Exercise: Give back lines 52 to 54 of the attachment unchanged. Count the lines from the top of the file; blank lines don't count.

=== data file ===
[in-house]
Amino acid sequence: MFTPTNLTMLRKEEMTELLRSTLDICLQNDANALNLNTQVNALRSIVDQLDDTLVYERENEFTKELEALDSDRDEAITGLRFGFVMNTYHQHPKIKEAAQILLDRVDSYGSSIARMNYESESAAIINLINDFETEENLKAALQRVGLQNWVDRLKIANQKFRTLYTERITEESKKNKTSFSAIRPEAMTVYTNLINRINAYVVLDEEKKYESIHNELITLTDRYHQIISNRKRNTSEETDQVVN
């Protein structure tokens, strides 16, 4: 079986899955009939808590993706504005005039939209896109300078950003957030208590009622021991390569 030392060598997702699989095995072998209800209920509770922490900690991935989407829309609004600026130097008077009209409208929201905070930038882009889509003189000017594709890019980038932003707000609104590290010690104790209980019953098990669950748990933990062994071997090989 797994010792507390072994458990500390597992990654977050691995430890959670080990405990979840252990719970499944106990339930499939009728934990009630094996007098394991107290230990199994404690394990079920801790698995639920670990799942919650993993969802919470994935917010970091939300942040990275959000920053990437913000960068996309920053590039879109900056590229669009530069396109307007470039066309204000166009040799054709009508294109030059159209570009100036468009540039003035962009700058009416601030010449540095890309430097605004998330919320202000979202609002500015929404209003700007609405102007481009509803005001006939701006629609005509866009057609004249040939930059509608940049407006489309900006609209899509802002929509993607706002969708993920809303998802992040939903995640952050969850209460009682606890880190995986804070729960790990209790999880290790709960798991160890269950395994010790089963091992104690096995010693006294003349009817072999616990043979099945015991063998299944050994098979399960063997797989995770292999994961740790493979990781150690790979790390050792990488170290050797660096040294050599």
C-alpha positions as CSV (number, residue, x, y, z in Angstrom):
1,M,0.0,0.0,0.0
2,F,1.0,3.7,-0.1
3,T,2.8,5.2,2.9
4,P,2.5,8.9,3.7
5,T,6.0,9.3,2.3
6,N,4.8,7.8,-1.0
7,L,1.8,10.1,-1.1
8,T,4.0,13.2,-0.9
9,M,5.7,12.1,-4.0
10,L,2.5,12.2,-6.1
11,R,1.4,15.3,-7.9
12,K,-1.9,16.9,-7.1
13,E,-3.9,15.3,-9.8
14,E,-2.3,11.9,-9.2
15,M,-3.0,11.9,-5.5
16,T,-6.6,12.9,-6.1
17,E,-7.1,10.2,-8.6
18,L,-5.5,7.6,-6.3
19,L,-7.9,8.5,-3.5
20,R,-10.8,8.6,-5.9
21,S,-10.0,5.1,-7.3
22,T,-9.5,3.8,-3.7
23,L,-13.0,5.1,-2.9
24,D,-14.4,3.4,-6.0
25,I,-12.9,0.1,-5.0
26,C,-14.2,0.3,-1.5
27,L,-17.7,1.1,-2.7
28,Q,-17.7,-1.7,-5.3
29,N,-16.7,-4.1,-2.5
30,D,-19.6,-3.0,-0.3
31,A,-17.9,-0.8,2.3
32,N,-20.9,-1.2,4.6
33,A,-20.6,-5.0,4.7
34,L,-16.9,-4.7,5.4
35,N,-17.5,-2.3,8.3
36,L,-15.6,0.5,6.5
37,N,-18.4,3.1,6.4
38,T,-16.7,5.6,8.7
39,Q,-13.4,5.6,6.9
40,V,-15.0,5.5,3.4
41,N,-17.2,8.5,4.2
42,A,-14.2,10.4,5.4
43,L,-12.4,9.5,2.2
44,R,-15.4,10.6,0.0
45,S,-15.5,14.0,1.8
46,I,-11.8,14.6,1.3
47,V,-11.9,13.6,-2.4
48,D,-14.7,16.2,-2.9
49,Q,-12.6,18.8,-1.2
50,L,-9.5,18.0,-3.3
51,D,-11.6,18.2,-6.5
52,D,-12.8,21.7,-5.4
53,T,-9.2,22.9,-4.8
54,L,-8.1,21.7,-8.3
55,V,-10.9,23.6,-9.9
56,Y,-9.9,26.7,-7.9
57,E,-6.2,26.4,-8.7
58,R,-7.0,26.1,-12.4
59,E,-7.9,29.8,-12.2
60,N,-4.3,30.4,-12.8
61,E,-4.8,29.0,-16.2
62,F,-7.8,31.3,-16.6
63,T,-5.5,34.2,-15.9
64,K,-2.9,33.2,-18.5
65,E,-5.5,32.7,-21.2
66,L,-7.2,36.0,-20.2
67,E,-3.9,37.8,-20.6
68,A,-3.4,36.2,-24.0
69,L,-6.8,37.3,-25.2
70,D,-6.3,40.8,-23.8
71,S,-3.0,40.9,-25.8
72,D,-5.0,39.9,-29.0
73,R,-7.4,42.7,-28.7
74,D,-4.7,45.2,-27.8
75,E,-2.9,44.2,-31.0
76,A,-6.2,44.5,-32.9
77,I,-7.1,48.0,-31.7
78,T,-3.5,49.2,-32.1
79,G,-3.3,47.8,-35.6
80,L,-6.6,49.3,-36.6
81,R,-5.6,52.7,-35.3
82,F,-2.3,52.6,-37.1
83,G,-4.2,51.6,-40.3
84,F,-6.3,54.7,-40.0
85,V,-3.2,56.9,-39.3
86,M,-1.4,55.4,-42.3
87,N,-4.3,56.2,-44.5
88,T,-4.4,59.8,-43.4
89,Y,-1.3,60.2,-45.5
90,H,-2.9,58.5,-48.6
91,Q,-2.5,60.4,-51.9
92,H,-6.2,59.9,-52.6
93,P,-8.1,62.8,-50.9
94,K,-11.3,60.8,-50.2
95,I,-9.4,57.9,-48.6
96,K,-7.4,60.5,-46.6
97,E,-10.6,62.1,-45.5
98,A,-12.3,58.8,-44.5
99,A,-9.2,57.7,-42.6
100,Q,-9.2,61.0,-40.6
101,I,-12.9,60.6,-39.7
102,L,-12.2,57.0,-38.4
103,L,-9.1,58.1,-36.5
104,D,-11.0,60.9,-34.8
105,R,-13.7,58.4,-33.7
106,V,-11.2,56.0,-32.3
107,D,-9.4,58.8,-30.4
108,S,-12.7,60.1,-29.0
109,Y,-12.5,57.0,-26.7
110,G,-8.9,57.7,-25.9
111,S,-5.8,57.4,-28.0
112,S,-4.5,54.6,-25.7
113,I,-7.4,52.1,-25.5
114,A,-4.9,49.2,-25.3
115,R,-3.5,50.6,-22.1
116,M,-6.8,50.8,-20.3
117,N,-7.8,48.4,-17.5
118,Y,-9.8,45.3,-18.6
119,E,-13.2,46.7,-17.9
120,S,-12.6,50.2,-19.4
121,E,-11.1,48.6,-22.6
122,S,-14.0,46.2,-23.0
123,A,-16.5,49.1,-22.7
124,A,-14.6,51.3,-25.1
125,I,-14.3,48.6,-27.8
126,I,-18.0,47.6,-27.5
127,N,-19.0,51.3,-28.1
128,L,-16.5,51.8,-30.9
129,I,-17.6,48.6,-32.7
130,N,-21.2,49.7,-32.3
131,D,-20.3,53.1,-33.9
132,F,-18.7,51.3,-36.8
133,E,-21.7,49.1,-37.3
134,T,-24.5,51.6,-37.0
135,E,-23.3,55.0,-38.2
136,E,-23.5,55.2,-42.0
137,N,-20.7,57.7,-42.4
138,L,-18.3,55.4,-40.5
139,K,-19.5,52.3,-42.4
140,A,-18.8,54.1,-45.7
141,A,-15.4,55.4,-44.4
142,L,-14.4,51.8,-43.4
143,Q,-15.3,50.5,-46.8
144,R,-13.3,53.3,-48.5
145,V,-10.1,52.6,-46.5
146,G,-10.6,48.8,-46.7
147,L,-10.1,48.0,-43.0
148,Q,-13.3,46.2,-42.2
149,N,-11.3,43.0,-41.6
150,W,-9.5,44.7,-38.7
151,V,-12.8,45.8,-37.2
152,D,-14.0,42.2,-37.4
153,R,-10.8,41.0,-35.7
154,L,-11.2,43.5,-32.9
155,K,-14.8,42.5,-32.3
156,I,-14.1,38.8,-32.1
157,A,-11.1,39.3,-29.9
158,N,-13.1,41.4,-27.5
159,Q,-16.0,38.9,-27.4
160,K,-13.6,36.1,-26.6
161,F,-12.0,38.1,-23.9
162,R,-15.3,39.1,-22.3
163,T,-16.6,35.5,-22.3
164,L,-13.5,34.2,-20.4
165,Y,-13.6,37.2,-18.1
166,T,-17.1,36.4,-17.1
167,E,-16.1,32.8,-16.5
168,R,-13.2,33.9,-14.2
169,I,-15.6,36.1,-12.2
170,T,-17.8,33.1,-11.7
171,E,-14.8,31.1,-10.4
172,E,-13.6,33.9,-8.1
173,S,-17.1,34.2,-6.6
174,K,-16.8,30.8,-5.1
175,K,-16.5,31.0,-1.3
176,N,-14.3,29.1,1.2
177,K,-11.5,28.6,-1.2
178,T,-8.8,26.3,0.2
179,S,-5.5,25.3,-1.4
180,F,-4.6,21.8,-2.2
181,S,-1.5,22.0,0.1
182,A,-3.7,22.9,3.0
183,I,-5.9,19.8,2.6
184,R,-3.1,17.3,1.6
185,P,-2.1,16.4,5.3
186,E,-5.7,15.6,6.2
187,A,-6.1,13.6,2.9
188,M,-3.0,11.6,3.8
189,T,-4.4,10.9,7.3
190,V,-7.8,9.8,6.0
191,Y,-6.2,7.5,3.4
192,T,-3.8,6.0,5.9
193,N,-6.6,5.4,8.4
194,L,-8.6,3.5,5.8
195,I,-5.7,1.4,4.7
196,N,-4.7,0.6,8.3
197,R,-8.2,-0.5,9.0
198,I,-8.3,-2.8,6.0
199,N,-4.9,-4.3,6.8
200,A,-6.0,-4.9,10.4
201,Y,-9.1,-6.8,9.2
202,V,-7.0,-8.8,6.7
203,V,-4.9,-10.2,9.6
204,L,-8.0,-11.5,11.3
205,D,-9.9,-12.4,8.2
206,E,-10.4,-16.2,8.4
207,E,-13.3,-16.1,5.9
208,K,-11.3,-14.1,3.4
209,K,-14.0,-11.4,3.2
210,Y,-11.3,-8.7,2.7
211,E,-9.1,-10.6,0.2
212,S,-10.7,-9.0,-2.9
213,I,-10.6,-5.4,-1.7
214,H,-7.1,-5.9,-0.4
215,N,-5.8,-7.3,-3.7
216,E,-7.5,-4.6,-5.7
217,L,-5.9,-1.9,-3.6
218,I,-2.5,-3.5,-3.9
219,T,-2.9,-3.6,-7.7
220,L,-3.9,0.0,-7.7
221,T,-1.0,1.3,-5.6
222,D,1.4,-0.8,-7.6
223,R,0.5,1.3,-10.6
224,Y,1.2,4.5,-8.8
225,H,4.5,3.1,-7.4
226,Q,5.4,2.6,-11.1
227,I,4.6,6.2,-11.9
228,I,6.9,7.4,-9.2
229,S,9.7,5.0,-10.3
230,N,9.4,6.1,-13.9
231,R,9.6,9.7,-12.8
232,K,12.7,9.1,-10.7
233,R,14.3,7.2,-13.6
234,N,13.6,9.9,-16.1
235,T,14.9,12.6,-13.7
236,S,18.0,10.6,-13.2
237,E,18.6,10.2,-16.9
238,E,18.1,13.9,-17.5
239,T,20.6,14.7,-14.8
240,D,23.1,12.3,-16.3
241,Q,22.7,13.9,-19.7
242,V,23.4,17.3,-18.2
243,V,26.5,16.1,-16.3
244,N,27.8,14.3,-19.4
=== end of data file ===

48,D,-14.7,16.2,-2.9
49,Q,-12.6,18.8,-1.2
50,L,-9.5,18.0,-3.3